The 2024 Hall of Fame voting results were announced on Tuesday and no former New York Mets players were elected by the Baseball Writers Association of America. Adrian Beltre, Joe Mauer, and Todd Helton, instead, all reached the 75 percent threshold needed for election.
Billy Wagner, Carlos Beltran, Bobby Abreu, Francisco Rodriguez, and David Wright will return to the ballot next year, while Curtis Granderson is likely to be considered for the first time.
Meanwhile, Jose Bautista, Jose Reyes, Adrian Gonzalez, and Bartolo Colon all appeared on the ballot for the first time, but none reached the 5.0 percent plateau needed to stay on for another year.
And so, the bickering among baseball fans and writers continues on for another year regarding the Hall of Fame for 2025, but let's predict how the former Mets will do in next year's voting.
Billy Wagner has a compelling case to the Hall of Fame as one of the greatest left-handed relievers in baseball history. He mad the All-Star team seven times (including twice with the Mets in 2007 and 2008), and registered 422 saves during his 16-year career (101 as a Met), which ranks second all-time among lefty relievers, two behind John Franco.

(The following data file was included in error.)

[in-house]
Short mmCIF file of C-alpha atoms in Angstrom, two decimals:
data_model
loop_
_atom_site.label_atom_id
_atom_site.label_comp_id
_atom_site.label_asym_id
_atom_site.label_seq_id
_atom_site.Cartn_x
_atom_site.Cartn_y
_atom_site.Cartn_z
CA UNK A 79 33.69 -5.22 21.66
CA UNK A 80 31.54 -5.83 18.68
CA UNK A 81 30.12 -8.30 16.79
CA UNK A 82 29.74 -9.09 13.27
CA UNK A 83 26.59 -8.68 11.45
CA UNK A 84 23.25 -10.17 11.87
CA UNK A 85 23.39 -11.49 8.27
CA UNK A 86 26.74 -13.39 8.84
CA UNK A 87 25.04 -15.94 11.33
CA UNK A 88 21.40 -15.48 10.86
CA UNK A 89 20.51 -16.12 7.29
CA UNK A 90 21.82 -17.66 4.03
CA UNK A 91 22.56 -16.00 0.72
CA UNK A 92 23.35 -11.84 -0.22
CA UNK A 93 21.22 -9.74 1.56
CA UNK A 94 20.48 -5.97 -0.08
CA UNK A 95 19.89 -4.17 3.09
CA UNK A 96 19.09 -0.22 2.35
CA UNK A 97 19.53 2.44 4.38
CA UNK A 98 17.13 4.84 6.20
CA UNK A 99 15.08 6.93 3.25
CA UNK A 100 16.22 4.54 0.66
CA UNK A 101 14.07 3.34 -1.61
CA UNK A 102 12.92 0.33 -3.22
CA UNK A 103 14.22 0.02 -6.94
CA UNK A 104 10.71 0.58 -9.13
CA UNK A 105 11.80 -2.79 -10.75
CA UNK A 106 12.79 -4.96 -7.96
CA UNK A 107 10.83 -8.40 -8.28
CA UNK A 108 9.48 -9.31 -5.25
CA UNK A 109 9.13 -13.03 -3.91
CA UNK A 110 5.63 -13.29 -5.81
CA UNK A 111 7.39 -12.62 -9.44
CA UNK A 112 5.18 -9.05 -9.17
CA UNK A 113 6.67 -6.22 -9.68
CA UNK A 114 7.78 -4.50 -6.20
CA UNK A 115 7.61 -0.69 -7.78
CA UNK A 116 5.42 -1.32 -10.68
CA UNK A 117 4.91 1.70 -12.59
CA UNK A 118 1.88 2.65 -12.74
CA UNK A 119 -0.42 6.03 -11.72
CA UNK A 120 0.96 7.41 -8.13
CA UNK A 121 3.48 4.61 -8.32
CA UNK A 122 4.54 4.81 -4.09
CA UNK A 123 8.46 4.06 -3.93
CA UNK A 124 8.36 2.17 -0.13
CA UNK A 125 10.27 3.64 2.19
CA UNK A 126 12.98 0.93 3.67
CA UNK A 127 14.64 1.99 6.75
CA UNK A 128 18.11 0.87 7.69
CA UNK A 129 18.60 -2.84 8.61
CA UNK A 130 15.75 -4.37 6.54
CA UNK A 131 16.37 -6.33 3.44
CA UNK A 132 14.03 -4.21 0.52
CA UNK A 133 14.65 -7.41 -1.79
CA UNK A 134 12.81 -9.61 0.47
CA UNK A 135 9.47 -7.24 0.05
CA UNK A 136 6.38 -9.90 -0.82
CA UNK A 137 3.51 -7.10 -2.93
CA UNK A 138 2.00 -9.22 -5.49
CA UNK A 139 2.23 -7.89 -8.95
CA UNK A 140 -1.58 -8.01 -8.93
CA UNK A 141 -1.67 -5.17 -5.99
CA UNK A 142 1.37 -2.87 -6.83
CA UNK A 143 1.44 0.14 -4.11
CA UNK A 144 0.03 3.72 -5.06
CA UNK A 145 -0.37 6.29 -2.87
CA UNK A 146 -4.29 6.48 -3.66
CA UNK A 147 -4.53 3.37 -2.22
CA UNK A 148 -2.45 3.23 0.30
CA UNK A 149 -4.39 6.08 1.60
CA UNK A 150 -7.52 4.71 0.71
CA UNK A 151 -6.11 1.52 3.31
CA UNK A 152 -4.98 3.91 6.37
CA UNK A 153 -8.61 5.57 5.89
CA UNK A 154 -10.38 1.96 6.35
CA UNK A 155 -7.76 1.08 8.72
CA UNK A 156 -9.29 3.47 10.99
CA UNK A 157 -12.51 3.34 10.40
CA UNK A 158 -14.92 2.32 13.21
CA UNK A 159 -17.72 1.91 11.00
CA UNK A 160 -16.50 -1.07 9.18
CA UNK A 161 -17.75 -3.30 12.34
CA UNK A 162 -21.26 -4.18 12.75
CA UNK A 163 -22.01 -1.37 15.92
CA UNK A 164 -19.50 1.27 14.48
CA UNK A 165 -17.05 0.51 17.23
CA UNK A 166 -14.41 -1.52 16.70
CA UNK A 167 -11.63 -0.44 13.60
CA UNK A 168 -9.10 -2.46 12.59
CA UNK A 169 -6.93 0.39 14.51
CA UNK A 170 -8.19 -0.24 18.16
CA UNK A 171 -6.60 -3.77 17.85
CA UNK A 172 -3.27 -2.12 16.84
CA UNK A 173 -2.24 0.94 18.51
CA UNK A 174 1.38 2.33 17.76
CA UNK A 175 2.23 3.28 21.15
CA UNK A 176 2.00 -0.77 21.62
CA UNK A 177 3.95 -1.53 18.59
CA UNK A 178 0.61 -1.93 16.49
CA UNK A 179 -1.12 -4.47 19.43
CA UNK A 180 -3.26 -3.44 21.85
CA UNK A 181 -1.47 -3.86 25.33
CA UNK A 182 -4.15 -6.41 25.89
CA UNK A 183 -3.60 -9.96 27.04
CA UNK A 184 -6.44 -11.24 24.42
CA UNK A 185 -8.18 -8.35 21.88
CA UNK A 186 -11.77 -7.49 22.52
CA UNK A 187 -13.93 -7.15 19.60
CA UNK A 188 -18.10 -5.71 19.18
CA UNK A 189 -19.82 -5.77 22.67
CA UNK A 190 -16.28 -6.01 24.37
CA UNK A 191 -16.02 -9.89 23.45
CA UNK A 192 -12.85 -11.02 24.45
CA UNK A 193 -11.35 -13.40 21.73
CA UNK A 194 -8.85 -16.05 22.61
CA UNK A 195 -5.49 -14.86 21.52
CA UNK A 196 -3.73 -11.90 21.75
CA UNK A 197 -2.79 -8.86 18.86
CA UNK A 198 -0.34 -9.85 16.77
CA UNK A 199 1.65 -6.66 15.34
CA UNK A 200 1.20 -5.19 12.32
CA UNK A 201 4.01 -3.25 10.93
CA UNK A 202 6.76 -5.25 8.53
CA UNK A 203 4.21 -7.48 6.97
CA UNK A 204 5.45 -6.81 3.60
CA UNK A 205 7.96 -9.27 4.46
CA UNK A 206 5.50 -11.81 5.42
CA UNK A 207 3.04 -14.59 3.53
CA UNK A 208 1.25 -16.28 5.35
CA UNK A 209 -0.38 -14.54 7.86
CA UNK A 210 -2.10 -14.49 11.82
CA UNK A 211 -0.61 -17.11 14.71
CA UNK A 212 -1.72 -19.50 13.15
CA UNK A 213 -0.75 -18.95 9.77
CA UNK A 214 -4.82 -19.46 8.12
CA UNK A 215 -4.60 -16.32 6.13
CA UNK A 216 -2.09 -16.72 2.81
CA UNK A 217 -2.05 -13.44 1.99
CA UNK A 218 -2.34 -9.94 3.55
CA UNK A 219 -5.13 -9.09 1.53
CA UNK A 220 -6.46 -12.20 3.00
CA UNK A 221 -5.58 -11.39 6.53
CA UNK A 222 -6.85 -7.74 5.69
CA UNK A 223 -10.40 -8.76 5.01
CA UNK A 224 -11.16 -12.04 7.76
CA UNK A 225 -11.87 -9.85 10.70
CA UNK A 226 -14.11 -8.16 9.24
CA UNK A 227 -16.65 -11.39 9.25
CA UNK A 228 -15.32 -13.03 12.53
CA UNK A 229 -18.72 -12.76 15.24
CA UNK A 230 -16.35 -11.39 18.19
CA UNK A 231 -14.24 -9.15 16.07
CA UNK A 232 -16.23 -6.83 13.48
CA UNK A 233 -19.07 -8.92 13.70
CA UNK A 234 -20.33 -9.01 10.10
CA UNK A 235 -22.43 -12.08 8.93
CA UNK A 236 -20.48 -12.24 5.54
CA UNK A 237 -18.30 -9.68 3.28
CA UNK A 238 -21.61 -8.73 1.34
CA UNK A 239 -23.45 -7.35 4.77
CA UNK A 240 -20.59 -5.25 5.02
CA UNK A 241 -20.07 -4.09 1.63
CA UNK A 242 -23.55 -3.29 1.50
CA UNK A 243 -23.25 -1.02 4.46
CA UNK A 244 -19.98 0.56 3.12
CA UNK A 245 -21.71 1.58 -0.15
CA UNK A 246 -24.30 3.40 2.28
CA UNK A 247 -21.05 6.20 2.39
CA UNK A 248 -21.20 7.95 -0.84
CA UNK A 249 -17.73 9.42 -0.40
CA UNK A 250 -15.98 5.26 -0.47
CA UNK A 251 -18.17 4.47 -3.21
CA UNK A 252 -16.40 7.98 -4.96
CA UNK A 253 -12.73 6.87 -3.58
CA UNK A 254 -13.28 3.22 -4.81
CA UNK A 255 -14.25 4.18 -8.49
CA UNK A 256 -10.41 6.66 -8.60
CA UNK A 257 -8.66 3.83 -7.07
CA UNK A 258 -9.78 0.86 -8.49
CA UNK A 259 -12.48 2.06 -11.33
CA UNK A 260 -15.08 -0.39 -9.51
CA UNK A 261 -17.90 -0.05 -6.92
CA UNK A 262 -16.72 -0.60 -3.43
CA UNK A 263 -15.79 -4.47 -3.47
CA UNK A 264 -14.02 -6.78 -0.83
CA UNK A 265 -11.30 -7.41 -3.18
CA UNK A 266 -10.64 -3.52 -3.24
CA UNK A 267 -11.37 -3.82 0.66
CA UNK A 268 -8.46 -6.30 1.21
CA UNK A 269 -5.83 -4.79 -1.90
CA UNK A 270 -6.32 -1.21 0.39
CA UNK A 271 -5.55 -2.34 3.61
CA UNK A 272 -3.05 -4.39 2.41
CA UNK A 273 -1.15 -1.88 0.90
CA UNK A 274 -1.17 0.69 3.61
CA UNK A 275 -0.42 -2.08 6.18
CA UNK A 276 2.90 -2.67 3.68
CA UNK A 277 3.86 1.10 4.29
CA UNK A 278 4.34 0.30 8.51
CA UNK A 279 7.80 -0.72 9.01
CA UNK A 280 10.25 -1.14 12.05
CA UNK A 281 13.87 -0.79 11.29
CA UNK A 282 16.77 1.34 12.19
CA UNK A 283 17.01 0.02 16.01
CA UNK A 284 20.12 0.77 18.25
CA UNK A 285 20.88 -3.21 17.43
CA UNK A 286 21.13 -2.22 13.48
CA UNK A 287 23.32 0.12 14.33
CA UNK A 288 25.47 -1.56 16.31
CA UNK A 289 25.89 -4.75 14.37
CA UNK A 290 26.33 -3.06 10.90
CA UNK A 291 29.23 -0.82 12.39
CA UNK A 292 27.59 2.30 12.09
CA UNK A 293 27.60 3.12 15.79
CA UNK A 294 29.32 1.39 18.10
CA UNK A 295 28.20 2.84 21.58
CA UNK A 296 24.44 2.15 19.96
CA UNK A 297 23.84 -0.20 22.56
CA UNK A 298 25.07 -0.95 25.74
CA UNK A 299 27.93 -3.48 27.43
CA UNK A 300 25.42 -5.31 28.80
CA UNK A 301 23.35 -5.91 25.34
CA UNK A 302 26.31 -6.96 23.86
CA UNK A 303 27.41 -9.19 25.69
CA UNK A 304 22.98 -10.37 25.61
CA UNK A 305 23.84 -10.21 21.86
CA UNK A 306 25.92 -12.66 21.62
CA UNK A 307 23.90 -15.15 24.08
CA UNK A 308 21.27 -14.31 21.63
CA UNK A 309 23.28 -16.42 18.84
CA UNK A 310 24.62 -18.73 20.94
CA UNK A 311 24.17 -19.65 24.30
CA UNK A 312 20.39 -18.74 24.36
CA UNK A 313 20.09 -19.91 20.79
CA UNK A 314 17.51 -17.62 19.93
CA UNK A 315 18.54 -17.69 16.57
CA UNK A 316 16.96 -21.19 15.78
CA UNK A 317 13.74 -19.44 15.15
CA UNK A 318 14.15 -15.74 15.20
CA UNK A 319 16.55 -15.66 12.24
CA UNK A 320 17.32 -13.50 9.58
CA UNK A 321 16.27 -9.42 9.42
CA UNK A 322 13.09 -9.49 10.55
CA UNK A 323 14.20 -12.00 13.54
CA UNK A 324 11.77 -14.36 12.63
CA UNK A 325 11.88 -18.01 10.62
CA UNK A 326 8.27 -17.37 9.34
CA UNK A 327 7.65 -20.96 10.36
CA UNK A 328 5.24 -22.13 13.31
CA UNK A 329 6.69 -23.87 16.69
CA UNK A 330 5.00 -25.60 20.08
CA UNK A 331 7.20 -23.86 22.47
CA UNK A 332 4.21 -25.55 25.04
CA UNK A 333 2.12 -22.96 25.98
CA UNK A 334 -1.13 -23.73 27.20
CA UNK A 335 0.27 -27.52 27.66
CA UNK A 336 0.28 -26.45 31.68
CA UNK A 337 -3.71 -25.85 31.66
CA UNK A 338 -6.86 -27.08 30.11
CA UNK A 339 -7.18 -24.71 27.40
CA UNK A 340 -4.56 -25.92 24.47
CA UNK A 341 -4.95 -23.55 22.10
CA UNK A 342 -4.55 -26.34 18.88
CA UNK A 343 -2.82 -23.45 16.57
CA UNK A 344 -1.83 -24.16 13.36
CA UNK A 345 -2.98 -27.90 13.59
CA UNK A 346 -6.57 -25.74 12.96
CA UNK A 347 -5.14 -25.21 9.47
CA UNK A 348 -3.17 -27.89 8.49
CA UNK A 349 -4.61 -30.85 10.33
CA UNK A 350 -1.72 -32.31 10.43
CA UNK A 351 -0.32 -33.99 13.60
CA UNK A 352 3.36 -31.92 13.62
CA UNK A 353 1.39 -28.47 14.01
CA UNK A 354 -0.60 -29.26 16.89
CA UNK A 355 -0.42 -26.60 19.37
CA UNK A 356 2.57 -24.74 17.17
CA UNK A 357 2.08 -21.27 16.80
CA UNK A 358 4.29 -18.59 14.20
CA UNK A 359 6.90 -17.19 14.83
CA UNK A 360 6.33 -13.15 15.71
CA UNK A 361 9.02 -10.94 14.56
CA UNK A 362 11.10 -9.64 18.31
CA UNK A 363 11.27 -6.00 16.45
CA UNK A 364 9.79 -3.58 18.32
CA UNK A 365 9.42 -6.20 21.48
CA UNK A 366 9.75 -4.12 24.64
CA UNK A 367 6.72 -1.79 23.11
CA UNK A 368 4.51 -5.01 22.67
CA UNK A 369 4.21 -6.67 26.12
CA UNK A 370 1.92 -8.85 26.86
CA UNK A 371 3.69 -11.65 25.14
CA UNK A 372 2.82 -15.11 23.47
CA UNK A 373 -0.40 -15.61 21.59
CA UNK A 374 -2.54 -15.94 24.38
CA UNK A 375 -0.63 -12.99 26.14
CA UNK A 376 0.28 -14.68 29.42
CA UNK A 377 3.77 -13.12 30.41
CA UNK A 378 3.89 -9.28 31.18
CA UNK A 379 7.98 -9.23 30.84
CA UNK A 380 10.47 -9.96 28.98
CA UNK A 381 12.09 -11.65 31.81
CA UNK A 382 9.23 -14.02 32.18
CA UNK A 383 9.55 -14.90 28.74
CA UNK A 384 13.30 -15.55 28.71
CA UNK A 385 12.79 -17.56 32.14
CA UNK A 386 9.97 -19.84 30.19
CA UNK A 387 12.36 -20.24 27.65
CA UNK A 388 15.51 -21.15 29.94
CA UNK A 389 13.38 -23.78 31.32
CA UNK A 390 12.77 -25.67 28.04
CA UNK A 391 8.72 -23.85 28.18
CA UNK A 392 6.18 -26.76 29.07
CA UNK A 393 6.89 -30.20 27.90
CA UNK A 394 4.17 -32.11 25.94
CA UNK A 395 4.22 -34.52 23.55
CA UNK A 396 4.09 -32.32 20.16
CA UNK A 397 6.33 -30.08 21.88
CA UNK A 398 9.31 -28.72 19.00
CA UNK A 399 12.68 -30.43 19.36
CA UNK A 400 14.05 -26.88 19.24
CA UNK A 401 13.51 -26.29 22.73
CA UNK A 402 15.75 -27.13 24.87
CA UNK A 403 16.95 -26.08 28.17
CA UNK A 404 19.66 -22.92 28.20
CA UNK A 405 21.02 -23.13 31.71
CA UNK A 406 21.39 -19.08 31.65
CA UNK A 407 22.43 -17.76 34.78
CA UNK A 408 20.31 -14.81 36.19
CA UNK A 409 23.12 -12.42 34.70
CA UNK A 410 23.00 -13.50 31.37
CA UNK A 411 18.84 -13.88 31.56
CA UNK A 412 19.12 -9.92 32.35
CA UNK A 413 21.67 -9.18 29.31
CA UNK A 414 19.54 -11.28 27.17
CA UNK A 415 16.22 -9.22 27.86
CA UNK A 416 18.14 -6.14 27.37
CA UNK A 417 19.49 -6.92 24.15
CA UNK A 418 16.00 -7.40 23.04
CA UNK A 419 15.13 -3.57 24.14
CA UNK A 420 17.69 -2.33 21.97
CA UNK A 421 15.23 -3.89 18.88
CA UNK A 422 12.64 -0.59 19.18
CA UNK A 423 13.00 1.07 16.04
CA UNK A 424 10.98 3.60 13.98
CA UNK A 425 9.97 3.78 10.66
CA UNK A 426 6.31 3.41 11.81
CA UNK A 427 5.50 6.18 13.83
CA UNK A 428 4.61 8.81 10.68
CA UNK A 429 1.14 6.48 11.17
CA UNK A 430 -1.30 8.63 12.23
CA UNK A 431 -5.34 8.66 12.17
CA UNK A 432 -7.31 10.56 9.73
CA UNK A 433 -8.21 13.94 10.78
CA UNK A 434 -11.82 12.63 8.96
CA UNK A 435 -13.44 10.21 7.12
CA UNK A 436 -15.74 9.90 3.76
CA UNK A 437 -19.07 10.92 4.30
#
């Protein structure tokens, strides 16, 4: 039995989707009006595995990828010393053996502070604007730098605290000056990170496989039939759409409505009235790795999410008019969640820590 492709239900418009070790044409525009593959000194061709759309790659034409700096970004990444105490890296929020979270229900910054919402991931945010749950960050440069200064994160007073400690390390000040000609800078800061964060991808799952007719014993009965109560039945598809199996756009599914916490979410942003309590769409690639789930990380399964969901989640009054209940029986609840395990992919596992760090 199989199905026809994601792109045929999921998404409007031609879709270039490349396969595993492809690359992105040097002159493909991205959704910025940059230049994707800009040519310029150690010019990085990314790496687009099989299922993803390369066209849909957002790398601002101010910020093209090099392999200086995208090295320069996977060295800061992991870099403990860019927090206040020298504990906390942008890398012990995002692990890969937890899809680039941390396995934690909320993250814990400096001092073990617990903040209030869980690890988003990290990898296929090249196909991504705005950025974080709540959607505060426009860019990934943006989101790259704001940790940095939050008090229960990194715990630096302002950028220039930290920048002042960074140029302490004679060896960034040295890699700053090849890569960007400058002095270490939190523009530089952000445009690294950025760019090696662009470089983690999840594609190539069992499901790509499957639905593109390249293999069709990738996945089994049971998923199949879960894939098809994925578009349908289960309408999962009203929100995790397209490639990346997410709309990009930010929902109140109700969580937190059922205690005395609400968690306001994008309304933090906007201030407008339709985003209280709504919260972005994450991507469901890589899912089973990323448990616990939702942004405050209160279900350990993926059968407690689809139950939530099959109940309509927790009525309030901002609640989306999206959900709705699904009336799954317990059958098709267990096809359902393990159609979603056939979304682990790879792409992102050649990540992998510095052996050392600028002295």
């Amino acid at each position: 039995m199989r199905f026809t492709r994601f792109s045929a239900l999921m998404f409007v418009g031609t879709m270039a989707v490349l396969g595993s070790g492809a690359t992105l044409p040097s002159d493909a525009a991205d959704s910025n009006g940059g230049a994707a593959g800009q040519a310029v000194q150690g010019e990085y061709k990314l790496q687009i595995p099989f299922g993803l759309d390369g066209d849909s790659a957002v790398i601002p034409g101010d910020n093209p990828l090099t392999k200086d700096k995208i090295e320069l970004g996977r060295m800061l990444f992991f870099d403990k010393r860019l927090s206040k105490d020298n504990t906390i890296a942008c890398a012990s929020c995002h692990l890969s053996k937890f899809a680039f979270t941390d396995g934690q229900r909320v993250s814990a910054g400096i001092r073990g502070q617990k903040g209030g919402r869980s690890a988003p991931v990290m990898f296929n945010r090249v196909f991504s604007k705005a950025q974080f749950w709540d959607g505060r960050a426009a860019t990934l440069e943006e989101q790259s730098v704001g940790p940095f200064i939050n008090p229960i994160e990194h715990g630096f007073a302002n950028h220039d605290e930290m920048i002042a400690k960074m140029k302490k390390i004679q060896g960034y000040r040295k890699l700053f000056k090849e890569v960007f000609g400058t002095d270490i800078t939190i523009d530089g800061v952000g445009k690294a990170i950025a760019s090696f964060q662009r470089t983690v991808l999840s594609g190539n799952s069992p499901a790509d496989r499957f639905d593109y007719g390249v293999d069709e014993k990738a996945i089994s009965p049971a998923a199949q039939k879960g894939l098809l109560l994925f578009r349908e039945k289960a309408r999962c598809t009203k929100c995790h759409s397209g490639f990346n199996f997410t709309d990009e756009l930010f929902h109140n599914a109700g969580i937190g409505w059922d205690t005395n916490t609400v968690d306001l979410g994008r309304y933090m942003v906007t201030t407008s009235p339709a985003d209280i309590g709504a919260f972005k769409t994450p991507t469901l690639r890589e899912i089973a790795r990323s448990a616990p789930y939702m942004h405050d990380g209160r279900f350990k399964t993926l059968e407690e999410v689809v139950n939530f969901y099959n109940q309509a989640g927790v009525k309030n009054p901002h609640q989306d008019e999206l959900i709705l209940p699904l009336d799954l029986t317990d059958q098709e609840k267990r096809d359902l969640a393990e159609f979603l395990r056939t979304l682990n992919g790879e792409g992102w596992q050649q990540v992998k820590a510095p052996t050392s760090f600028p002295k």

His 11.9 strikeouts per nine innings is the best among pitchers with more than 900 innings pitched, while his career ERA+ of 187 ranks second all-time among pitcher with 500 or more innings pitched to Mariano Rivera.
2025 will be Billy Wagner's 10th and final season on the BBWAA ballot, but he came really close this year, getting 73.8 percent of the vote, or just 5 votes short. Next year has got to be the year he gets in. He belongs in the Hall of Fame. It would be a colossal failure by the voters to keep him out as an elected member.
Prediction: Billy Wagner gets 77.5 percent of the vote in 2025 and will be inducted into the Hall of Fame.
Carlos Beltran has a fascinating case as well, thanks to his durability and consistently high level of play during his 20-year career with eight teams, including the Mets. Beltran is the first switch-hitter in baseball history with 300 home runs and 300 stolen bases, amassed 2,725 hits, was a nine-time All-Star, and is tied for the most home run in a single postseason with eight in his legendary 2004 playoff run with the Houston Astros.
Beltran's prime years came with the Mets, where he played from 2005-11, and it is possible that Beltran will wear a Mets cap if he gets inducted. Beltran won three Gold Gloves and two Silver Slugger awards in center field as a Met.
Beltran improved from 46.0 percent of the vote on his first of the ballot (last year) to 57.0 percent in 2024. The only reason Beltran is not in the Hall of Fame yet is because his role in the Astros' 2017 cheating scandal caused some pause among the voters, but it feels like he is two to three years away from getting inducted.
Prediction: Carlos Beltran will get 65.0 percent of the Hall of Fame vote next year, but will remain on the ballot in 2026.